Rumi, Jake Sully, And A Starry, Starry Night.

“Learn well, Jakesully, and we will see if your insanity can be cured.” ~ Moat to Jake upon introduction to Omaticaya clan, Avatar

I know why Van Gogh lost part of his ear.

A quick glimpse through Tormented Genius, a small yet deeply impressionable volume, plainly outlines Vincent’s life. Honestly, you will empathize. I promise. It is simple to understand the suffering of another human soul.

When you are not meant to exist within ordinary spaces in society, regardless of the day, the era, even the century, yet attempt to squeeze yourself into that puzzle when you are not even a piece, you are not going to fit. It will be uncomfortable, quite painful.

A strange phenomenon occurs when you attempt to defy your ultimate purpose: Society does not accept you.

I know you have been there. Arms wide-open, heart full and giving. Ready, willing and accepting of all things. I can bet, sitting there reading right now, free-flowing and innocent, yet far from naive, you are misunderstood.

Vincent tried to fit. Thankfully, Van Gogh burns eternal within his work, gleaming like the fire within his eyes. Vincent adored people, he wanted to create, and always be creating and manifesting. He wanted to be a part of what was going on, to join in. Unbeknownst to him, society was not his tribe.

The irony is, Vincent was born into a world blinded by his light, yet in desperate need of his inspiration. Van Gogh felt most at peace in a sanitarium. People drove him there. I like to believe that Vincent became sane again, after going insane attempting to fit into places he did not belong.

I can see him now, watching crows in the wheat fields out of barred windows. I surely know he found bliss again. In solitude. Thank goodness.

This is why I write. It provides me with an avenue to speak without ever uttering a word. I write on scraps of paper, publish articles I hope, somewhat, are understood, but that is okay if they are not. Writing is for me.

If you grasp anything coherent from the thoughts that transpire inside my ever-ignited skull, well, you just might be my tribe.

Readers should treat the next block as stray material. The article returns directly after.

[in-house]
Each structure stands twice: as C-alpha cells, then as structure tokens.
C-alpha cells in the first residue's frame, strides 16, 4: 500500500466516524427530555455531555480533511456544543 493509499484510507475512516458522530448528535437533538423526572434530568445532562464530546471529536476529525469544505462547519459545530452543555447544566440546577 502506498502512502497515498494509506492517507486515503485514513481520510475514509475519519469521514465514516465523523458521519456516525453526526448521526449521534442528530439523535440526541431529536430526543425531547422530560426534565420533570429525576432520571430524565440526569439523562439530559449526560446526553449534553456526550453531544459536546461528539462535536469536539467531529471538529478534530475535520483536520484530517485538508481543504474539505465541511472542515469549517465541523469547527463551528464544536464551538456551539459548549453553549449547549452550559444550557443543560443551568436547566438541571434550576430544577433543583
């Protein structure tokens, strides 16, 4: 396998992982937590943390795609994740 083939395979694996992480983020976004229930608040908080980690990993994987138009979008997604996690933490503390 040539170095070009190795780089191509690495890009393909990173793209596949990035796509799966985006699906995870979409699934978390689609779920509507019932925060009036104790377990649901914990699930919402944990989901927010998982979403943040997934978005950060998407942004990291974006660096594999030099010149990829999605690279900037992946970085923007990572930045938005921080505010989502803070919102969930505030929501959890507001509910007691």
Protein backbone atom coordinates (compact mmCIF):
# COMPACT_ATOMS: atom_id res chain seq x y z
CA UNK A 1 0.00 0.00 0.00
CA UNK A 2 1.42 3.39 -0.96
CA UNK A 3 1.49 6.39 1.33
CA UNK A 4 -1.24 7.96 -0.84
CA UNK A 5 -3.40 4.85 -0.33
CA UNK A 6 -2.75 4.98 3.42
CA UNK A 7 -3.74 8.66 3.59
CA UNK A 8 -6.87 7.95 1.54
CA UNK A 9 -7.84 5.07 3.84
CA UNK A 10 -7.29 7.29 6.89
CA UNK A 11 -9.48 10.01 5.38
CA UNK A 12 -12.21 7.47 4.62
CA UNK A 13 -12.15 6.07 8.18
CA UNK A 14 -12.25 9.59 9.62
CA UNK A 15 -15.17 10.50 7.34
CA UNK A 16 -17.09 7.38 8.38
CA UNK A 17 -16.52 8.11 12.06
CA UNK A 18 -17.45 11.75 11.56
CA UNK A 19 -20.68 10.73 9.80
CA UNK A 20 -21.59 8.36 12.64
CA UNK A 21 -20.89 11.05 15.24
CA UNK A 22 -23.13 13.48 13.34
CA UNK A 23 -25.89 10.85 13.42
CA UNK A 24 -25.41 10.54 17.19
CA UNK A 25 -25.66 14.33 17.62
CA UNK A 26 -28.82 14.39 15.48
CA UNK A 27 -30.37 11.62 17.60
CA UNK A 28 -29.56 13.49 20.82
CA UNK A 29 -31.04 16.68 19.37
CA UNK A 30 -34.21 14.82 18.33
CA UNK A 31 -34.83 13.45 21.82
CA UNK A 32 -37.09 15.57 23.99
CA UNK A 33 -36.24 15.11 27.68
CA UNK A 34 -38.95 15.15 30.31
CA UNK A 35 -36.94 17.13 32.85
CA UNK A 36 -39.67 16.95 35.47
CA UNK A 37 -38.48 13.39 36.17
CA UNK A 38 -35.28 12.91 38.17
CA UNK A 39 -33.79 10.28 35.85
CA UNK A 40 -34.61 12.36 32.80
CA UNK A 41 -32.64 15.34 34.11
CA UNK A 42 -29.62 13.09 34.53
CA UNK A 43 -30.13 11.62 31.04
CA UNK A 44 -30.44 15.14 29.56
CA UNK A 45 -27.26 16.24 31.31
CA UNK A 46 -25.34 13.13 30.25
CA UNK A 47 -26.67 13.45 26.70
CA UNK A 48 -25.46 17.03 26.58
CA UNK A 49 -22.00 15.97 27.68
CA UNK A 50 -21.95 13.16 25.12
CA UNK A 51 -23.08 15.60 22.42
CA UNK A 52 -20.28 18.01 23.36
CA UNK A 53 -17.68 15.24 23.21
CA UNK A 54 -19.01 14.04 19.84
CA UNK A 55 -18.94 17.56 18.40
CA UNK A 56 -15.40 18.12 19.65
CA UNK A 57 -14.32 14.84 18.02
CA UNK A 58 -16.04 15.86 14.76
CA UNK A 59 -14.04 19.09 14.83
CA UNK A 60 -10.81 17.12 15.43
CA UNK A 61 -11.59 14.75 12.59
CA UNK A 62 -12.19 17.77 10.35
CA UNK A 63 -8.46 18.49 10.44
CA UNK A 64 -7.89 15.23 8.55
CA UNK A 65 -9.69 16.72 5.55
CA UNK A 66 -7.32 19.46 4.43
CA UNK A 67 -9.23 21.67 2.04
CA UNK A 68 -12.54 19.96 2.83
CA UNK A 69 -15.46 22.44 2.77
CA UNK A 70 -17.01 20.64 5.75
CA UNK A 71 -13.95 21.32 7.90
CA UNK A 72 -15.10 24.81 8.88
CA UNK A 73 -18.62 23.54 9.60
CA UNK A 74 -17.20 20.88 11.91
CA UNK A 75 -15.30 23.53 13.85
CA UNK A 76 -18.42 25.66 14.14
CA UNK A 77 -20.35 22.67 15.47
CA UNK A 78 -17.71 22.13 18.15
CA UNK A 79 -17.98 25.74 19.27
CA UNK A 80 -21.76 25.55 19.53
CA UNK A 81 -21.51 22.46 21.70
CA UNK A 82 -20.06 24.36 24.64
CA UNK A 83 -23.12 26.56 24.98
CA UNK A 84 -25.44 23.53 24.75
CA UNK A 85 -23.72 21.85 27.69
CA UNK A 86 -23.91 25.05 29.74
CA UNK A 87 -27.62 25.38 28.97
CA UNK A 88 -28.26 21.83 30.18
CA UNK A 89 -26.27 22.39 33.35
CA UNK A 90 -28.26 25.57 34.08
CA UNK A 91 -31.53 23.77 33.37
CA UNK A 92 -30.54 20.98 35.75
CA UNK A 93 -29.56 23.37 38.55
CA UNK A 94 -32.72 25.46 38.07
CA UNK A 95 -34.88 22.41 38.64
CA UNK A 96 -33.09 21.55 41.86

If dull conversation tires you because no one around you is saying anything that excites the very core of your being, know that I also feel this way. It is okay, it means you are paying attention.

There is much to offer the world, yet it seems as if most people are asleep. This causes me to become quiet. Apathy and ignorance force me into solitude.

Nature does not tell me how to write, speak or spell. Trees do not scoff and decide if I am fat, skinny, pretty or ugly. The grass does not yell obscenities at me while I walk beside it down the street. The dirt does not shove me in boxes labeled according to my ethnicity, financial class, race, spiritual beliefs, and sexual gender.

My tribe is scattered across the globe. At least I know it exists. However, we are facing strange times. This is nothing new. I am simply reiterating, compounding upon and carrying forward, what I have learned from those no longer with us.

I hope that after I return to dust, my words live beyond me, so others know that they are not alone in this wondrously mad and deranged place, and to recognize that one must be insane to fully exist in any society, with its rules, regulations, ordinances, governance, policies, and delusions.

I know you want to rest upon the arduous path, if only for a little while. Just a quick nap underneath the pine trees, bed down like a doe, perhaps. To keep going, regardless… now, that is true power. Now, that is living.

Trudging uphill, sun searing delicate skin, salt of sweat stinging sight, the air thick with purity, your polluted lungs heave and struggle for oxygen, knees buckle under the weight on your back and above you, vultures circle, awaiting your own demise.

Ah, do not fall prey to trivialities. Tilt your chin upward and bellow like the wild sacred spirit you were born to be. Swear to the barren landscape that no matter what humankind attempts to do to you, that today is not your day to die.

Rinse and Repeat:

In order to progress, I must first be insane.

Like Jake Sully up there.

One of the greatest love stories ever told is that of Shams and Rumi. When they met, alchemy. Rumi, once a teacher, now a student, and Shams, once a student, now a teacher, formed a union that no one understood. Everyone was too busy being insane looking outward at two men looking inward, gloriously ill with sanity.

There are lessons hidden within the tears Rumi shed after Shams disappeared. This obliterated Rumi. Crushed, he did not yet understand the purpose for the depths of his own heartbreak and confusion. Shams left Rumi’s side without uttering a reason. He did not leave out of spite or hatred, quite the opposite.

Shams left because Rumi was meant to bleed and then burst like Phoenix rising.

Then Rumi taught the world of love.

Thinking of those no longer around, how I wish to speak with them now, standing on my balcony, the sun shining magnificently, so utterly lovely for winter. The birds share their songs, selflessly. The trees readying themselves with fresh buds and herbs starting to grow.

I am thankful right now, here in the sunshine. This immense ball of energy, sustaining life, thankful for my sight, my heart, my mind, and although it is often an isolated path, for my soul that is alive, awake and oh-so-utterly free.

What can we teach one another? Show me what I do not see.

Enlighten me.


Susan Marie
Susan Marie is a writer, spoken word poet, and author. Her writing has been translated to Hindi, Croatian, Spanish and Dari. You could contact Susan via her website.
Susan Marie

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